Another part was repetition. In addition to Mallett, musical artists from Pete Seeger and Noel Paul Stookey to John Denver and the Muppets went on to record the song over the decades, unveiling it for new generations along the way.

Then there was the song’s message. In the simplest terms possible, Mallett struck a perfect balance between nurturing the spirit and preserving the planet:

Plant your rows straight and long
Temper them with prayer and song
And mother earth will make you strong
If you give her love and care

An old crow watchin’ hungrily
From his perch in yonder tree
And in my garden I’m as free
As that feathered thief up there

“I always felt so lucky to be young in that period,” said Mallett, who turned 69 Tuesday. “I thought that was one of the most positive periods in American history.”

These days, like the rest of us, Mallett finds himself stuck at home. The COVID-19 pandemic forced him to cancel the six concerts he had scheduled between now and July. On the day we spoke, he was shopping for a different server to “up my internet speed” so he can start performing online rather than simply “post old videos and such.”

Seasoned folksinger that he is, Mallett finds himself vacillating between “resilience and hope” on the one hand, and “absolute despair” on the other. But he wonders on balance if, when this calamity finally ends, something good might come out of it.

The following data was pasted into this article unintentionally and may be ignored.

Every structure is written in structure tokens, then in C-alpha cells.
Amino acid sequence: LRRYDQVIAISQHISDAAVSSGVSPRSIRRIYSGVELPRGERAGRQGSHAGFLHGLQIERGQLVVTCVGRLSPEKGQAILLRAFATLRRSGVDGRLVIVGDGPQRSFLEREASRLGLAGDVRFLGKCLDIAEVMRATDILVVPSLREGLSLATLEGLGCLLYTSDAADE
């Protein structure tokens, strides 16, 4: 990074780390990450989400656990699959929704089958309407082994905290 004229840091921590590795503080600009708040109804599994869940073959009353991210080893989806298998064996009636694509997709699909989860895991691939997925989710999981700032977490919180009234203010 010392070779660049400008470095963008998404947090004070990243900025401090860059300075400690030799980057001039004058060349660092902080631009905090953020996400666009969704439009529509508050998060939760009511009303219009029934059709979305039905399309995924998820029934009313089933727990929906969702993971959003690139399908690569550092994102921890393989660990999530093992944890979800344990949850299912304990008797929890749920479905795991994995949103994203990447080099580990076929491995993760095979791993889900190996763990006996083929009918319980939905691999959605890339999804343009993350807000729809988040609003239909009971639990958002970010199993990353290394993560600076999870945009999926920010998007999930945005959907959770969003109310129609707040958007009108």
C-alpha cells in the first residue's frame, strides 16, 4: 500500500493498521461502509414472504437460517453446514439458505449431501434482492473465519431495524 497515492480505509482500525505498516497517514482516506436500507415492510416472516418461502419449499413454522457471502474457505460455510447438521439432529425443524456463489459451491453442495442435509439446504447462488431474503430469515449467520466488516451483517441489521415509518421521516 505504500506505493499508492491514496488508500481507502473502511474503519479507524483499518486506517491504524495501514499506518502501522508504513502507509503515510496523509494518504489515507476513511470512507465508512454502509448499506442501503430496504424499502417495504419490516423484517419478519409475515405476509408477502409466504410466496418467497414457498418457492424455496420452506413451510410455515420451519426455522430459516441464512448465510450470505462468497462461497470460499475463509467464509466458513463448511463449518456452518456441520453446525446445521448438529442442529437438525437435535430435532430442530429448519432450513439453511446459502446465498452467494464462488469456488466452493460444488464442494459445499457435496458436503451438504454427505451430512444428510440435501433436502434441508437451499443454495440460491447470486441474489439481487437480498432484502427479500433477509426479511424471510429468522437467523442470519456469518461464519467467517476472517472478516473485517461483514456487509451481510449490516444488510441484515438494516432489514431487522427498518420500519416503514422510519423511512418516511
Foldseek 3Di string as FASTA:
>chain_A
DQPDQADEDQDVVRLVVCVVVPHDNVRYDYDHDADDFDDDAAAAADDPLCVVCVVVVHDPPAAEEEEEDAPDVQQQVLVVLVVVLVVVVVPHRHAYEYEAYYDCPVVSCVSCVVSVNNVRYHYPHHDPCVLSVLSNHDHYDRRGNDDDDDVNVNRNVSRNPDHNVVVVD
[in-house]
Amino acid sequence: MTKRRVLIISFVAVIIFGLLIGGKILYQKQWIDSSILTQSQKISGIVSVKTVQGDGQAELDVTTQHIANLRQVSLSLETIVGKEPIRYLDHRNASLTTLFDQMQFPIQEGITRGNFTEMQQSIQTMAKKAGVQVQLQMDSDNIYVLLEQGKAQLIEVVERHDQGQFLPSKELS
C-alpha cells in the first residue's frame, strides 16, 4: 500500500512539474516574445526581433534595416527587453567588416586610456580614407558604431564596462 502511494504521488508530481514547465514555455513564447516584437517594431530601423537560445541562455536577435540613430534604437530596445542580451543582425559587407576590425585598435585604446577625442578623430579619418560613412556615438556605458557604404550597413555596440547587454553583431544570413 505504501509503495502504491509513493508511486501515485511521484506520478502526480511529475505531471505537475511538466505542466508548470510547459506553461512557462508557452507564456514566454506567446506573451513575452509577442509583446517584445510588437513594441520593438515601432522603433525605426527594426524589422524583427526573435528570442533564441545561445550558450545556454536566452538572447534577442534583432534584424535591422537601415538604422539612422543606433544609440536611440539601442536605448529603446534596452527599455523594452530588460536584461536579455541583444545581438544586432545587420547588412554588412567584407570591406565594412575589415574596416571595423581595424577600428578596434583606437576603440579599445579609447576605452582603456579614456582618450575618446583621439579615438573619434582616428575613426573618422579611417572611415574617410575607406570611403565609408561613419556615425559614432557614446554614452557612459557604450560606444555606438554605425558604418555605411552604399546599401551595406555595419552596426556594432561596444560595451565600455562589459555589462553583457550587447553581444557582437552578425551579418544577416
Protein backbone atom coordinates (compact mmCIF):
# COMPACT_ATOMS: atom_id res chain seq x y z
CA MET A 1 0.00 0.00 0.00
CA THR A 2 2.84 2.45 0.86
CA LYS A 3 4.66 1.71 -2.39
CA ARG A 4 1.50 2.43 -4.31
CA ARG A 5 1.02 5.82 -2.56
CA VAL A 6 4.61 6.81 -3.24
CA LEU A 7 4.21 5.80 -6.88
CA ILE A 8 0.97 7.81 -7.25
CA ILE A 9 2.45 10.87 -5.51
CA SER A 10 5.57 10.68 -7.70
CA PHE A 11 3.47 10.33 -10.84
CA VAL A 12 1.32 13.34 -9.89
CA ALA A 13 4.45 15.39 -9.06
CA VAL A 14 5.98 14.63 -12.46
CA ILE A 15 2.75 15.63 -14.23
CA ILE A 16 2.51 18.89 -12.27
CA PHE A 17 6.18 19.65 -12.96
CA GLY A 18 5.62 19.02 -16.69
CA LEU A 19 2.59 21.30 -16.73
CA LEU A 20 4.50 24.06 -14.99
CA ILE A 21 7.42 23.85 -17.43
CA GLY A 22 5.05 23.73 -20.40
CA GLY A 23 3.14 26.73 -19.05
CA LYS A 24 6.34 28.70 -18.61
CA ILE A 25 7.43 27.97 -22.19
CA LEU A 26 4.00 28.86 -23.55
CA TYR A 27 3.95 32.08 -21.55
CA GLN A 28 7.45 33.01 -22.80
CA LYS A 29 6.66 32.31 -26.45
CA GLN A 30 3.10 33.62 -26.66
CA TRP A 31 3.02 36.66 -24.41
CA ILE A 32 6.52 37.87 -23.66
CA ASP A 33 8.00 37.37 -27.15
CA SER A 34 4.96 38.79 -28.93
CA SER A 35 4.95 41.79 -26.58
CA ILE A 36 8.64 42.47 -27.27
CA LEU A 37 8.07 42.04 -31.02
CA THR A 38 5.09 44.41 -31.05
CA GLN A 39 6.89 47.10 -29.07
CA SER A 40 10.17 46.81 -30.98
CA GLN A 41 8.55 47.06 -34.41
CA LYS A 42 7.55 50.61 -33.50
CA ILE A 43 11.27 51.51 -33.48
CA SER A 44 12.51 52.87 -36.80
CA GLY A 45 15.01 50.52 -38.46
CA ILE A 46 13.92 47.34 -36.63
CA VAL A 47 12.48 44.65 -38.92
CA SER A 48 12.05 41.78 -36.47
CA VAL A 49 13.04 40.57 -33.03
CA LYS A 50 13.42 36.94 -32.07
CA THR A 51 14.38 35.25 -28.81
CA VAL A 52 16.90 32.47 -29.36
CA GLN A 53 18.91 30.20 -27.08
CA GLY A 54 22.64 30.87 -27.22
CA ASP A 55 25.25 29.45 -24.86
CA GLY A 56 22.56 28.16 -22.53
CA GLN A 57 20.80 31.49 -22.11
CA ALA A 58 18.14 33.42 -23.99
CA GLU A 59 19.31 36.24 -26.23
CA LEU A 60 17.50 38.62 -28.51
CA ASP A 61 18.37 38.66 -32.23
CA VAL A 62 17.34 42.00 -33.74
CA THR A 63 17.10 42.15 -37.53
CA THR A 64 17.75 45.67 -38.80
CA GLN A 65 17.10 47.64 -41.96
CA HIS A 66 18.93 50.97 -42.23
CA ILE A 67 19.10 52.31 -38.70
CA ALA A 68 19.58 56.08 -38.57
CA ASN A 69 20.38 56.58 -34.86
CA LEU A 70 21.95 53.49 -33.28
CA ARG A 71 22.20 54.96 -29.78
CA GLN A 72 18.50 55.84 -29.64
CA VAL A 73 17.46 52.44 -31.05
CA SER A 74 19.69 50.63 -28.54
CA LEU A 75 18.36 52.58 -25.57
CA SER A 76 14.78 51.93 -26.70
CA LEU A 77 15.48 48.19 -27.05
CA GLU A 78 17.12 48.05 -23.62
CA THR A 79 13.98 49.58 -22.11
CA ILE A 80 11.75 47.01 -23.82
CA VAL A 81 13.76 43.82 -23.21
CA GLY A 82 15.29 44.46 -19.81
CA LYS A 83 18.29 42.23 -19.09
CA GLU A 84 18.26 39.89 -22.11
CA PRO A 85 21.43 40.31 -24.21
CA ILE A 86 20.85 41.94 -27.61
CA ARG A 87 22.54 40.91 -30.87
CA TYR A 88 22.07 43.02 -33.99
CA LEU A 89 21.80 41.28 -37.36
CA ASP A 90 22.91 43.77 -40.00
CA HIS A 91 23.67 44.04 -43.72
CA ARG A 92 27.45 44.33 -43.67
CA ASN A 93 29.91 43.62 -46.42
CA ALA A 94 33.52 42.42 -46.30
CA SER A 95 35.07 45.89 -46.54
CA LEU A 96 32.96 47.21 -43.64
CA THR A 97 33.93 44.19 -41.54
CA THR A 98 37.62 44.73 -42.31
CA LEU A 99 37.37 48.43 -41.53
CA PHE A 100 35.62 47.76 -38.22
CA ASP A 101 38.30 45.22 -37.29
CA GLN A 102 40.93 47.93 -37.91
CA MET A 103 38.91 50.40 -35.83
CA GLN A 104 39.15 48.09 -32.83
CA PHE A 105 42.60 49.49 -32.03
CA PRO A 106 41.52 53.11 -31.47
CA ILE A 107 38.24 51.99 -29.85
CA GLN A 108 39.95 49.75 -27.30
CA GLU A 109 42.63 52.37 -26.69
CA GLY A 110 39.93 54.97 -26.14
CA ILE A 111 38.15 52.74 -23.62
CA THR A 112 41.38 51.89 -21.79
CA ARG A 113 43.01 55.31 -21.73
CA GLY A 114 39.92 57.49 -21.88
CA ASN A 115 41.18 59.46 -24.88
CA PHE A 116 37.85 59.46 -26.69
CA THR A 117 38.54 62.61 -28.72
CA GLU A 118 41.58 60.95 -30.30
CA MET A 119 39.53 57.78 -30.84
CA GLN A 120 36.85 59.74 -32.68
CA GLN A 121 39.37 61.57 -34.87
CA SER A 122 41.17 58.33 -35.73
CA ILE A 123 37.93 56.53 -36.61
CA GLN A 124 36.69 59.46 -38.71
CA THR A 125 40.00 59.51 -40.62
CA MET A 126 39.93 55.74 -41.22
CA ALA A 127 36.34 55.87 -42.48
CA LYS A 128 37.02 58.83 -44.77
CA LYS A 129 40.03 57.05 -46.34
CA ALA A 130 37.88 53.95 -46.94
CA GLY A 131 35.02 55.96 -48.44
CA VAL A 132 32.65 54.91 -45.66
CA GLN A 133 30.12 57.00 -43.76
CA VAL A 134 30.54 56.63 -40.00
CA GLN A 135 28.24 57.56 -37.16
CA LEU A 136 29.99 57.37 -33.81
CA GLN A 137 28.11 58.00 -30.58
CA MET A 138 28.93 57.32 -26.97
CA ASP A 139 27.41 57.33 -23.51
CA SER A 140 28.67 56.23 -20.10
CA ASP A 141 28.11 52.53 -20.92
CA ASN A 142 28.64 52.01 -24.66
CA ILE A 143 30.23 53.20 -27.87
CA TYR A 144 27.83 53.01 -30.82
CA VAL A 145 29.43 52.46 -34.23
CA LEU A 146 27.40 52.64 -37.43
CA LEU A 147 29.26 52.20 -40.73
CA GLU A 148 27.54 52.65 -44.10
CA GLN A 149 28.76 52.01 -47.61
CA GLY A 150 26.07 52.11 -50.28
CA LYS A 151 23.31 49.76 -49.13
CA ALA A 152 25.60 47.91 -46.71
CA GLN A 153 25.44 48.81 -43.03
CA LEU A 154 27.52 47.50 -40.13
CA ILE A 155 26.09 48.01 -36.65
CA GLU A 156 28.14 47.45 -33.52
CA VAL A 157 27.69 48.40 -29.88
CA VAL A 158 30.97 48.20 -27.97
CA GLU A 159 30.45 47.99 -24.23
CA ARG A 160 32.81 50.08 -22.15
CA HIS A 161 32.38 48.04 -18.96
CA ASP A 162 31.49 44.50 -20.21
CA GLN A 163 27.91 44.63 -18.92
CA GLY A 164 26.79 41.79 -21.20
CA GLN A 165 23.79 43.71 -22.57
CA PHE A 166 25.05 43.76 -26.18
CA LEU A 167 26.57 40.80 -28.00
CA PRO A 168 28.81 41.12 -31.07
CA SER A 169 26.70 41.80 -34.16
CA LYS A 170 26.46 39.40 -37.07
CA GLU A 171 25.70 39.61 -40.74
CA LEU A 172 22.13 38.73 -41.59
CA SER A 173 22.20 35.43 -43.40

Ironically, on this Earth Day, some good already has: Scientists the world over have detected significant drops in air pollution because of decreased industrial output and fewer planes in the air and vehicles on the road.

Most say that’s a temporary phenomenon at best, yet Mallett counts himself among those who sense that real, long-term social changes might be afoot amid all this working at home and social distancing.

“Maybe when we do congregate as a species, it will be for something celebratory, like concerts, theater, weddings, things like that – know what I mean?” he mused. “Rather than spend all that money going to the office every day, why can’t I leave my car in the garage and not burn any fuel?”

There’s a tune in there somewhere. Maybe “The Garage Song,” about the virtues of permanently parking the old gas guzzler and reverting to a quieter, cleaner, less congested ethos.

But all that will have to wait. That patch of winter-weary soil outside the bedroom window calls me once again, ready for another crack at the cycle of life.

I can also hear my earworm.

As Dr. Pillay, the Harvard blogger, noted, earworms can actually be therapeutic, leading to creativity and clarity of thought. What’s more, he wrote, “each time music repeats, you hear something different.”

He had that right. In the almost half century that I’ve been humming “The Garden Song” to myself whenever my knees hit the soil, it’s never felt more plaintive, more poignant, more providential than it does in this spring of 2020.

Enough ruminating. Enough wondering when, and how, this will all end.

Inch by inch, row by row, it’s time to make my garden grow.